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Economy in Brief

U.S. Labor Market Conditions Index Dips M/M but Trends Sideways
by Tom Moeller  February 9, 2015

The Labor Market Conditions Index (LMCI) is a tool created by the Federal Reserve Board to assess changes in labor market conditions. It draws on 19 indicators, from broad measures like the unemployment rate to narrower indicators like surveys of business hiring plans. It aims to produce a single measure to gauge whether labor markets, on the whole, are improving or not. Haver Analytics presents only the change in the index, rather than its level. Because the common components of the trends are slow- moving in our specification, short-run changes in the index are informative about movements in overall labor market conditions.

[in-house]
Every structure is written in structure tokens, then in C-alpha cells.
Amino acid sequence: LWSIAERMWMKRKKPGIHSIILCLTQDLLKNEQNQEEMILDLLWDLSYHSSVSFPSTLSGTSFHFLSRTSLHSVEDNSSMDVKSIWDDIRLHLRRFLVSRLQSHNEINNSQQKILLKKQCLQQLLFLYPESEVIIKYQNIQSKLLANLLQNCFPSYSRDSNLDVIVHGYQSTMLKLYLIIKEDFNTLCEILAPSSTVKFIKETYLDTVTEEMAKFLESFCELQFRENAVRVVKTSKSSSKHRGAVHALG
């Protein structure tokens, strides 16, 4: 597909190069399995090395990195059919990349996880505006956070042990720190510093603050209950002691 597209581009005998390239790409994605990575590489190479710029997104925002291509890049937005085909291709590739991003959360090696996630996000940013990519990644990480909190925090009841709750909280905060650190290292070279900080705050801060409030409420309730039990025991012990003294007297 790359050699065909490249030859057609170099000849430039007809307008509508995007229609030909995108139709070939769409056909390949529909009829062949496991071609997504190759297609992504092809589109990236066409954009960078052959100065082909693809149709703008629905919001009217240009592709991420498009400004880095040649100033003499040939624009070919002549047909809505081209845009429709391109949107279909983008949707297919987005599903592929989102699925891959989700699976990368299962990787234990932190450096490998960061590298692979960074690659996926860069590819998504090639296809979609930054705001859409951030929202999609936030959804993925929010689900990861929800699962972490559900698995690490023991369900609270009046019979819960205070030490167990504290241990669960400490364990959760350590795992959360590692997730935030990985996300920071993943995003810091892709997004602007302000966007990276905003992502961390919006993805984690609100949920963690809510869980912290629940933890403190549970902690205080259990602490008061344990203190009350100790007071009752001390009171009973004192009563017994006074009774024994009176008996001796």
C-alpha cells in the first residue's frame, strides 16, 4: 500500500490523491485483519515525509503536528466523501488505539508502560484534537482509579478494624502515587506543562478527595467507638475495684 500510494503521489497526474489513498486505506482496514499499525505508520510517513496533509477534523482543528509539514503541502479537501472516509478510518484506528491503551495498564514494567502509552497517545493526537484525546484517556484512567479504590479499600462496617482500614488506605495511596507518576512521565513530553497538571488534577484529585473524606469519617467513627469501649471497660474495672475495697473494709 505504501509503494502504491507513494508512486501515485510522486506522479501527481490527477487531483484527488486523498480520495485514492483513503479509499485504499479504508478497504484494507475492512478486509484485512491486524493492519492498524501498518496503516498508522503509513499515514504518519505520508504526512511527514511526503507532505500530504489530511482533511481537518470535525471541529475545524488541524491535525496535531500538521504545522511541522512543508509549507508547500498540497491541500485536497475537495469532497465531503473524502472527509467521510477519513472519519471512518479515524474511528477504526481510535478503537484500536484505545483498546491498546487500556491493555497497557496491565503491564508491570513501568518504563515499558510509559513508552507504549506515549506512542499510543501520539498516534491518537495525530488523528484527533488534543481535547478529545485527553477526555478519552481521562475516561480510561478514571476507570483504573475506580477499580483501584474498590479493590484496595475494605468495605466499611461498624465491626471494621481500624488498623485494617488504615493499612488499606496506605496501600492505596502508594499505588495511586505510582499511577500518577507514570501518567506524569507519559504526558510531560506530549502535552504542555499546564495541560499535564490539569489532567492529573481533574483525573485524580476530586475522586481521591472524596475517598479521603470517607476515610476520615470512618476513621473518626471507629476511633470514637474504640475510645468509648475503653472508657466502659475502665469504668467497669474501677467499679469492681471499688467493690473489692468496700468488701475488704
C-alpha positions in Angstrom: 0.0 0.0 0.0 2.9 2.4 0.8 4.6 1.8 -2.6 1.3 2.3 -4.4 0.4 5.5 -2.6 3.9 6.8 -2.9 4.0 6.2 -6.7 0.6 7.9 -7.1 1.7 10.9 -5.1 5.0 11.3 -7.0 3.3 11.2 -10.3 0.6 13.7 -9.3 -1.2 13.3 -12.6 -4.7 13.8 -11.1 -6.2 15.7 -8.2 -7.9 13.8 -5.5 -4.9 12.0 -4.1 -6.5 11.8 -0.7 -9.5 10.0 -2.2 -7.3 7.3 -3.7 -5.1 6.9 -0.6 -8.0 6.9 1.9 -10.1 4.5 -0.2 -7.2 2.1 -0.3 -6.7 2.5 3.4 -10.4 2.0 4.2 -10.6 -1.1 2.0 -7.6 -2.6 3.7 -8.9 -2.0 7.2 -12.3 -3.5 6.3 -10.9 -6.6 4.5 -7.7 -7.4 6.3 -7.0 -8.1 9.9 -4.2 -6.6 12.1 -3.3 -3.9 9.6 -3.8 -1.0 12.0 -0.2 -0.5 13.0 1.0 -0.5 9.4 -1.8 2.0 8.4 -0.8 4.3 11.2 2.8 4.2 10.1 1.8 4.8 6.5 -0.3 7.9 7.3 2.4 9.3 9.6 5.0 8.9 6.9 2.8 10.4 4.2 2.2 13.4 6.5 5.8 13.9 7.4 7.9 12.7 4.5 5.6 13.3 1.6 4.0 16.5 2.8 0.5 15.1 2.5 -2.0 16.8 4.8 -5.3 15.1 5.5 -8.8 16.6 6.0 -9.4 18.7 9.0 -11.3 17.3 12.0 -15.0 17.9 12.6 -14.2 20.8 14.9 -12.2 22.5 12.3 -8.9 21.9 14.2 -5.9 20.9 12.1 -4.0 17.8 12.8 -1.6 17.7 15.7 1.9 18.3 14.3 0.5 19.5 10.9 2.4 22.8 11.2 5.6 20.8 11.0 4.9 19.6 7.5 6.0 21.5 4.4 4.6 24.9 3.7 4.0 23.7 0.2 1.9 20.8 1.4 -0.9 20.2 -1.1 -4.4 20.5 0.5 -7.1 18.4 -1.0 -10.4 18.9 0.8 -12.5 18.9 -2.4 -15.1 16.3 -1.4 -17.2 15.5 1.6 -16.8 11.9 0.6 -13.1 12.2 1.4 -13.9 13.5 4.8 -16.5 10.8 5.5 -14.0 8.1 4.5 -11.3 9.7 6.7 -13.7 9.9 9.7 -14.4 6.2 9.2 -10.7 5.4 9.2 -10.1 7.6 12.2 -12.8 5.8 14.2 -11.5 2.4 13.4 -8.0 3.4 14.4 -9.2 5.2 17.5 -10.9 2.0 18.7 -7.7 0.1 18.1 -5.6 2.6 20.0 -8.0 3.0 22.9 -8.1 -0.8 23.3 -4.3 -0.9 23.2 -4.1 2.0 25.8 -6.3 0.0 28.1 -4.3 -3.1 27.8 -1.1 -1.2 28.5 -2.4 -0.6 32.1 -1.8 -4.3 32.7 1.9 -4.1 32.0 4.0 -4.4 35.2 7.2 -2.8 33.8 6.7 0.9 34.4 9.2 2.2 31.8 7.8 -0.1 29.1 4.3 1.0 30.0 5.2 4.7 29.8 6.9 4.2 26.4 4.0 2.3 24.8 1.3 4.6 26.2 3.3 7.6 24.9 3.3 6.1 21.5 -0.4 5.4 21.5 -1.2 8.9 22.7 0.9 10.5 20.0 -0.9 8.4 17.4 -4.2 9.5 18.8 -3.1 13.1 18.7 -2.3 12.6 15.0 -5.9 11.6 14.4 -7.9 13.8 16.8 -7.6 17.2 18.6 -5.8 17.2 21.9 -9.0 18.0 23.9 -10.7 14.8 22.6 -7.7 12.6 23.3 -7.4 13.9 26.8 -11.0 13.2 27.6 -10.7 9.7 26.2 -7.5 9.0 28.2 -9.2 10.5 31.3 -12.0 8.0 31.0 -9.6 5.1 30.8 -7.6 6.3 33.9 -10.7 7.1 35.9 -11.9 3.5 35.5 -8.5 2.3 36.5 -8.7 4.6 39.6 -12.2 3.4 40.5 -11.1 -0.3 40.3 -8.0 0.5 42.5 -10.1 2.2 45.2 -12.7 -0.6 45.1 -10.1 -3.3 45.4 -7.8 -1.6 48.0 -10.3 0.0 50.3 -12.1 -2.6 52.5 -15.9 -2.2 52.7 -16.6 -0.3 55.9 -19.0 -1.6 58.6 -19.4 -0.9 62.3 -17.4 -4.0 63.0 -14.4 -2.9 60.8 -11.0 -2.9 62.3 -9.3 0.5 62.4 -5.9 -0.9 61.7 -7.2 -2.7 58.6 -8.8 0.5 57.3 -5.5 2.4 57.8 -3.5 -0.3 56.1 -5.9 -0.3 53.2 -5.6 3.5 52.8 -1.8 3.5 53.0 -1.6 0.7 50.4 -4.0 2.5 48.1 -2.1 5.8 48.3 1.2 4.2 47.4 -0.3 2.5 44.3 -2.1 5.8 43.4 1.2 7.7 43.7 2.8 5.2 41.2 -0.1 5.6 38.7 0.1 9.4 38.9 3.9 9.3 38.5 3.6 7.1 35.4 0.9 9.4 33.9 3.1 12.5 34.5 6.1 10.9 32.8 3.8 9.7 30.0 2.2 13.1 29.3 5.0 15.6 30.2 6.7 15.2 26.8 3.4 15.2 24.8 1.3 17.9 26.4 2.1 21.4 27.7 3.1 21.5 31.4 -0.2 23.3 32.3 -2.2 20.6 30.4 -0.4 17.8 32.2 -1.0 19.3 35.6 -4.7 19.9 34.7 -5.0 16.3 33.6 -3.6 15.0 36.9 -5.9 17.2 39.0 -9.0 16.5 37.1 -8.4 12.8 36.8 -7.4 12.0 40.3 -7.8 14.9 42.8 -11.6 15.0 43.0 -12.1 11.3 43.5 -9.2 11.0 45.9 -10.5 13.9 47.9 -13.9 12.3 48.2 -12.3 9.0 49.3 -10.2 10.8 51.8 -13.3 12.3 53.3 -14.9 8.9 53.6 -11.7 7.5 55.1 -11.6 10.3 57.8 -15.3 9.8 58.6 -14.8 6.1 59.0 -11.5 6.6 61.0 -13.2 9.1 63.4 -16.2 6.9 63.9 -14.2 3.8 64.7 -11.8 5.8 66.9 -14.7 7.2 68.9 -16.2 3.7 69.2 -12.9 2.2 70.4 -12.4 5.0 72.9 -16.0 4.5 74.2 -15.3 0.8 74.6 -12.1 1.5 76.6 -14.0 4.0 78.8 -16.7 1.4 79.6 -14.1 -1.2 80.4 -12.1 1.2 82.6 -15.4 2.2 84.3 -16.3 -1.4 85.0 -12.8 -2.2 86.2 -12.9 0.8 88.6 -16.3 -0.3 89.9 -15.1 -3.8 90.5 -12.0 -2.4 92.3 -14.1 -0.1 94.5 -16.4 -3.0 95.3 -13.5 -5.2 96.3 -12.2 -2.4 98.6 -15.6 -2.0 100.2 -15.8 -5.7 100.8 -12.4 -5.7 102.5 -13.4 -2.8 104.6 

The change in the LMCI dipped to 4.9 during January from 7.3 in December. The m/m fall reflected the lessened gain in nonfarm payrolls, the uptick in the unemployment rate and the stability of the insured unemployment rate offsetting improvement in other indicators such as the change in average hourly earnings and the rise in the labor force participation rate. Despite the latest decline, the index continued to suggest steady improvement in the labor market as it has trended sideways.

Labor Market Conditions Index Jan Dec Nov Y/Y 2014 2013 2012
Total Index M/M Change 4.9 7.3 6.7 2.7 4.3 4.2 3.9
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